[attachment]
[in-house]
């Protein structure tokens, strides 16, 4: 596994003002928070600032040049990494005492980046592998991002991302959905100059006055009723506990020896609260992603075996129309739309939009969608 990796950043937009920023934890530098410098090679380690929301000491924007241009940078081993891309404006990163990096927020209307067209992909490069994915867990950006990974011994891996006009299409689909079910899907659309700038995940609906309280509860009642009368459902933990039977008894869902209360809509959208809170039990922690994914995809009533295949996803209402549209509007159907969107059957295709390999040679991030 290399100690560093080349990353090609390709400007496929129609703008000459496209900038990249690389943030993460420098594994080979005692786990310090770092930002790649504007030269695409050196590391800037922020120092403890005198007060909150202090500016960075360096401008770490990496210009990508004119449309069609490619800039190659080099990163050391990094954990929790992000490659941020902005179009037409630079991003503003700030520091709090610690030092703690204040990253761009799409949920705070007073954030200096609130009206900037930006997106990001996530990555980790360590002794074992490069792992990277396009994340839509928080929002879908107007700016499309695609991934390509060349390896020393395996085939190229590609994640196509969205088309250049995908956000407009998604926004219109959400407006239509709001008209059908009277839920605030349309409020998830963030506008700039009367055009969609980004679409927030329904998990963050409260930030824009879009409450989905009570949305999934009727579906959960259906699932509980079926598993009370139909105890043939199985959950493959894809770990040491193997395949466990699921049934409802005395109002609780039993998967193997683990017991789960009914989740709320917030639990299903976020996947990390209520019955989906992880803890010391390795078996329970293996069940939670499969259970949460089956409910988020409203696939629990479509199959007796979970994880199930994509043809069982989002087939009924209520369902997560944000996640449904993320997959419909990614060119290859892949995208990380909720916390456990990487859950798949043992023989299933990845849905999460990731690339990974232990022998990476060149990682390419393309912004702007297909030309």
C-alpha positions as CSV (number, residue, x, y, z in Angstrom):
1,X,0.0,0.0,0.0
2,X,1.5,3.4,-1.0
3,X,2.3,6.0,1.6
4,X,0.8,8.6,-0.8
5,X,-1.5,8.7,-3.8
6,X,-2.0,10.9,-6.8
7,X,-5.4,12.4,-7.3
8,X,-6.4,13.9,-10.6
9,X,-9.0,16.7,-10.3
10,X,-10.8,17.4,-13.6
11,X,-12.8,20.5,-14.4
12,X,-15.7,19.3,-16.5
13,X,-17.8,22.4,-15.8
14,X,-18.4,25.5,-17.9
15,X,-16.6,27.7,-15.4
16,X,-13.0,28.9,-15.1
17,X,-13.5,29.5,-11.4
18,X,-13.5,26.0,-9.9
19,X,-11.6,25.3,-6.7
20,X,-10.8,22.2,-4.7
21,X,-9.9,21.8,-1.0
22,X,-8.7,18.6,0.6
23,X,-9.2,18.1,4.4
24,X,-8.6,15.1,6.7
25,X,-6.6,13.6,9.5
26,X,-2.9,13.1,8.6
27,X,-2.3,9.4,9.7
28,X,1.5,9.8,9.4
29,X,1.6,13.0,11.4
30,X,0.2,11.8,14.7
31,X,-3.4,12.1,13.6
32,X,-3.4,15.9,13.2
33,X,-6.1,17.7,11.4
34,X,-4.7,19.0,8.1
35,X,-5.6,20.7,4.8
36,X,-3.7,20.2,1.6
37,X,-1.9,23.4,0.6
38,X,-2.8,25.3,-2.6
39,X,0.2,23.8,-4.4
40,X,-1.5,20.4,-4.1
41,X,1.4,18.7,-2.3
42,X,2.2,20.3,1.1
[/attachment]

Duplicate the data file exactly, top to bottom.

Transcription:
[in-house]
């Protein structure tokens, strides 16, 4: 596994003002928070600032040049990494005492980046592998991002991302959905100059006055009723506990020896609260992603075996129309739309939009969608 990796950043937009920023934890530098410098090679380690929301000491924007241009940078081993891309404006990163990096927020209307067209992909490069994915867990950006990974011994891996006009299409689909079910899907659309700038995940609906309280509860009642009368459902933990039977008894869902209360809509959208809170039990922690994914995809009533295949996803209402549209509007159907969107059957295709390999040679991030 290399100690560093080349990353090609390709400007496929129609703008000459496209900038990249690389943030993460420098594994080979005692786990310090770092930002790649504007030269695409050196590391800037922020120092403890005198007060909150202090500016960075360096401008770490990496210009990508004119449309069609490619800039190659080099990163050391990094954990929790992000490659941020902005179009037409630079991003503003700030520091709090610690030092703690204040990253761009799409949920705070007073954030200096609130009206900037930006997106990001996530990555980790360590002794074992490069792992990277396009994340839509928080929002879908107007700016499309695609991934390509060349390896020393395996085939190229590609994640196509969205088309250049995908956000407009998604926004219109959400407006239509709001008209059908009277839920605030349309409020998830963030506008700039009367055009969609980004679409927030329904998990963050409260930030824009879009409450989905009570949305999934009727579906959960259906699932509980079926598993009370139909105890043939199985959950493959894809770990040491193997395949466990699921049934409802005395109002609780039993998967193997683990017991789960009914989740709320917030639990299903976020996947990390209520019955989906992880803890010391390795078996329970293996069940939670499969259970949460089956409910988020409203696939629990479509199959007796979970994880199930994509043809069982989002087939009924209520369902997560944000996640449904993320997959419909990614060119290859892949995208990380909720916390456990990487859950798949043992023989299933990845849905999460990731690339990974232990022998990476060149990682390419393309912004702007297909030309």
C-alpha positions as CSV (number, residue, x, y, z in Angstrom):
1,X,0.0,0.0,0.0
2,X,1.5,3.4,-1.0
3,X,2.3,6.0,1.6
4,X,0.8,8.6,-0.8
5,X,-1.5,8.7,-3.8
6,X,-2.0,10.9,-6.8
7,X,-5.4,12.4,-7.3
8,X,-6.4,13.9,-10.6
9,X,-9.0,16.7,-10.3
10,X,-10.8,17.4,-13.6
11,X,-12.8,20.5,-14.4
12,X,-15.7,19.3,-16.5
13,X,-17.8,22.4,-15.8
14,X,-18.4,25.5,-17.9
15,X,-16.6,27.7,-15.4
16,X,-13.0,28.9,-15.1
17,X,-13.5,29.5,-11.4
18,X,-13.5,26.0,-9.9
19,X,-11.6,25.3,-6.7
20,X,-10.8,22.2,-4.7
21,X,-9.9,21.8,-1.0
22,X,-8.7,18.6,0.6
23,X,-9.2,18.1,4.4
24,X,-8.6,15.1,6.7
25,X,-6.6,13.6,9.5
26,X,-2.9,13.1,8.6
27,X,-2.3,9.4,9.7
28,X,1.5,9.8,9.4
29,X,1.6,13.0,11.4
30,X,0.2,11.8,14.7
31,X,-3.4,12.1,13.6
32,X,-3.4,15.9,13.2
33,X,-6.1,17.7,11.4
34,X,-4.7,19.0,8.1
35,X,-5.6,20.7,4.8
36,X,-3.7,20.2,1.6
37,X,-1.9,23.4,0.6
38,X,-2.8,25.3,-2.6
39,X,0.2,23.8,-4.4
40,X,-1.5,20.4,-4.1
41,X,1.4,18.7,-2.3
42,X,2.2,20.3,1.1